Both our daughters were in intensive care for over 100 days after their births. But it was our first daughter who needed a miracle.
Alanna was born just about the time of the COVID lockdown, March 2020. She was about seven weeks premature, but the doctors thought everything was looking good. She was healthy and we were excited.
About three days after she was born, we got called down to the ICU and the doctor told us he heard something in her heart. He called it a heart murmur. It basically was making a noise that it wasn’t supposed to make. He said in all his years of working as a doctor, he’s only seen it three times. Our Alanna had a rare congenital heart defect that caused a vein in her heart to pump blood to the wrong spot. We noticed that her skin color was almost a bluish tint—she just wasn’t getting the oxygen she needed.
The doctor told us we had to transfer her to Cook Children’s Medical Center in Fort Worth, so we used an emergency transport from Arlington. This was the third day after we knew she was ill.
As you can imagine, my wife, Jamille, and I were just praying. We were so fearful. And Jamille actually wasn’t allowed to leave the hospital because her blood pressure was high because of the shock of the event, I guess. So it was just me. I ended up following the ambulance to Cook Children’s.
I remember following the ambulance and, like any other father would do, just saying a prayer and asking God to heal her. After getting to Cook, I didn’t hear anything for about an hour. And then a nurse stepped out and said, “We got her stable, but she almost didn’t survive the car ride because of the transportation and the stress on her body.”
Fast forward a few days later. My wife is out of the hospital and we’re both able to go to Cook Children’s. They explained that Alanna’s situation was so severe, she’s going to need open-heart surgery. Because she is premature, they wanted to wait three months before doing the surgery.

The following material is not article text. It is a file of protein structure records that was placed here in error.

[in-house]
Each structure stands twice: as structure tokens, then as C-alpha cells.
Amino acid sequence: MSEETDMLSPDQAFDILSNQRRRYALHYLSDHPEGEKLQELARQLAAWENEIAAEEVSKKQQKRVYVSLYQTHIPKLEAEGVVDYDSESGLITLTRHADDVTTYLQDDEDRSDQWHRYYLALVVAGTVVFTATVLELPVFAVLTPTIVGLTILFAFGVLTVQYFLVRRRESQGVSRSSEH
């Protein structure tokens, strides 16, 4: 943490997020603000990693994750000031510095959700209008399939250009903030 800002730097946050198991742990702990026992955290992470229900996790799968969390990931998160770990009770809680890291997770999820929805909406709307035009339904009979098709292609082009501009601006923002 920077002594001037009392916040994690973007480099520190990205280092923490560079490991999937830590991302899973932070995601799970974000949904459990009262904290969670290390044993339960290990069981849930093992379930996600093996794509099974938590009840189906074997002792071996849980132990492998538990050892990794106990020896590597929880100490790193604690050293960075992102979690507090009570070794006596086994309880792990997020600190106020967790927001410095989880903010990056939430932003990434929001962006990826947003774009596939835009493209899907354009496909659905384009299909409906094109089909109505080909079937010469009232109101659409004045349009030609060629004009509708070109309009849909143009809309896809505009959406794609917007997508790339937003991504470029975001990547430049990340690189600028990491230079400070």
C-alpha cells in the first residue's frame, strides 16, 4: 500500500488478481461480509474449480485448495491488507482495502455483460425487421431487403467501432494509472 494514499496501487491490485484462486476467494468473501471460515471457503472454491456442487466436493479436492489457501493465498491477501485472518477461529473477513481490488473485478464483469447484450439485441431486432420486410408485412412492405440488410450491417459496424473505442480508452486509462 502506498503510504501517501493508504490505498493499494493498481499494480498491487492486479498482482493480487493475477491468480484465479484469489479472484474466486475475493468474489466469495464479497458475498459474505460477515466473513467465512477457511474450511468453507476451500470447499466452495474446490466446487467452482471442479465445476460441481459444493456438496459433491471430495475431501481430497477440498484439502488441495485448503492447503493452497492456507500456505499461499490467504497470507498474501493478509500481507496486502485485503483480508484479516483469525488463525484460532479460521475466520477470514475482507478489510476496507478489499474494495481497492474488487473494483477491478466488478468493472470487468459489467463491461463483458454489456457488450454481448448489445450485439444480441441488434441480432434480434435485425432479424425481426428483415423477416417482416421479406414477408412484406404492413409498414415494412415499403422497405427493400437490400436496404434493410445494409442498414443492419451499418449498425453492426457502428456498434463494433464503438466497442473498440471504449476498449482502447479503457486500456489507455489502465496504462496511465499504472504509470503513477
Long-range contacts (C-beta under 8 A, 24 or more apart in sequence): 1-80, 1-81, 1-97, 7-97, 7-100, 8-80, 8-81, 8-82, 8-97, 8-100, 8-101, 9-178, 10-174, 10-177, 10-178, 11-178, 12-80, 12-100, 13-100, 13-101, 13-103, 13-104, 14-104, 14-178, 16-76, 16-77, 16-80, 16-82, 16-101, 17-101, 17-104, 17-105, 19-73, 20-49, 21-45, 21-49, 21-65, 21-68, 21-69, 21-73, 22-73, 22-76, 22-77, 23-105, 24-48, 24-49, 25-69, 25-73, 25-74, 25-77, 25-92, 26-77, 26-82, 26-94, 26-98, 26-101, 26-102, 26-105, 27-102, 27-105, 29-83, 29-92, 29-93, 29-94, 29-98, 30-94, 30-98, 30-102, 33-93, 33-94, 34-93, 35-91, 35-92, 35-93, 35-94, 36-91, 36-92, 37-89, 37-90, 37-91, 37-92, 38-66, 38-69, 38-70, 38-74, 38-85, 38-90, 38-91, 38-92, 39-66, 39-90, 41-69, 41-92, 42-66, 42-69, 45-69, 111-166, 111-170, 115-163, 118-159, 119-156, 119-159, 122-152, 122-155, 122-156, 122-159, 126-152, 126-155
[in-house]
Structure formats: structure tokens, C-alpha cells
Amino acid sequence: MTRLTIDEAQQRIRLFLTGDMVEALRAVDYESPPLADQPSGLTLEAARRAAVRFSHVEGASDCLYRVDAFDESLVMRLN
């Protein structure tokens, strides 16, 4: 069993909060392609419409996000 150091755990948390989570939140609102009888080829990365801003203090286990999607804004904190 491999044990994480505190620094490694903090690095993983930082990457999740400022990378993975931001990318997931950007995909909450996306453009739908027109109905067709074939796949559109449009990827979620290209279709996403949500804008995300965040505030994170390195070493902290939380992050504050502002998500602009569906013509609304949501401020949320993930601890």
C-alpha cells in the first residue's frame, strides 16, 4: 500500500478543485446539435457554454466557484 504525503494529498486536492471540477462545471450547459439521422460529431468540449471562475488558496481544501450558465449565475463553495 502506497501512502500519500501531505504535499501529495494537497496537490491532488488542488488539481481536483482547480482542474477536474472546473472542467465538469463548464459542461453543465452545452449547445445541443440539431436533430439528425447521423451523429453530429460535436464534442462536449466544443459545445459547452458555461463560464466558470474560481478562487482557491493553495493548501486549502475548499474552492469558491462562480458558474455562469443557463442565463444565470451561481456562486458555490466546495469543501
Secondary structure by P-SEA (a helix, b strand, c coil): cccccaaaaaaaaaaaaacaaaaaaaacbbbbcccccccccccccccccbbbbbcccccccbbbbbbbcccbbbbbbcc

Nearly every day we were at the hospital. Jamille and I took a break from our jobs—she’s a nurse and I worked for an insurance company. COVID restrictions had kicked in by this time and only one of us could be in the hospital at a time, so we switched off. Jamille usually stayed during the nights while I slept in the car. It was pretty difficult for us.
We did that for three months. Alanna made progress and was just growing as we prepared for the heart surgery. And then, three months later, she was big enough for the doctor to feel comfortable doing the surgery. The surgeon sat us down and explained the risks.
All along, we’re just praying, hoping, believing that God would heal her. And she was healed, through an hours-long surgery. The surgeon said there weren’t really any major complications with the surgery itself, but that she would need routine heart checkups as she continues to grow. She’s doing well now.
I think the big question for us was, “Why?” But looking back, one of the lessons we learned is we can’t confuse God’s silence as absence. All the way through that whole process, He was with us, talking with us, providing for us, carrying us, giving us support. There are so many things that I can look back on and can see how God was with us the whole way. We’re just really grateful. And now we have an awesome story to share about our daughter and her life. It’s turned out to be a blessing.
Our church is called Mosaic Fellowship Church. We’re in Arlington. My father founded Mosaic in 2007 and pastored it until he passed away in 2018. I have been the pastor for about four years this month. God has surrounded us with great people. Our church supported us with love, prayers, and even finances. They supported us while we were staying with Alanna.
There is one story where, about two months in, we were just blowing through our savings because neither of us was working. I was thinking I should probably go back to work, but I didn’t want to because Alanna still needed the surgery. I remember going to our mailbox and finding a check for two months of expenses for us. We received this check at just the right time we needed it. It allowed us to stay at the hospital and make sure she was all set before we went back to work.
So what’s my story? It’s easy to remember that God walks with us on the mountaintops, but now I know He walks with us in the valley.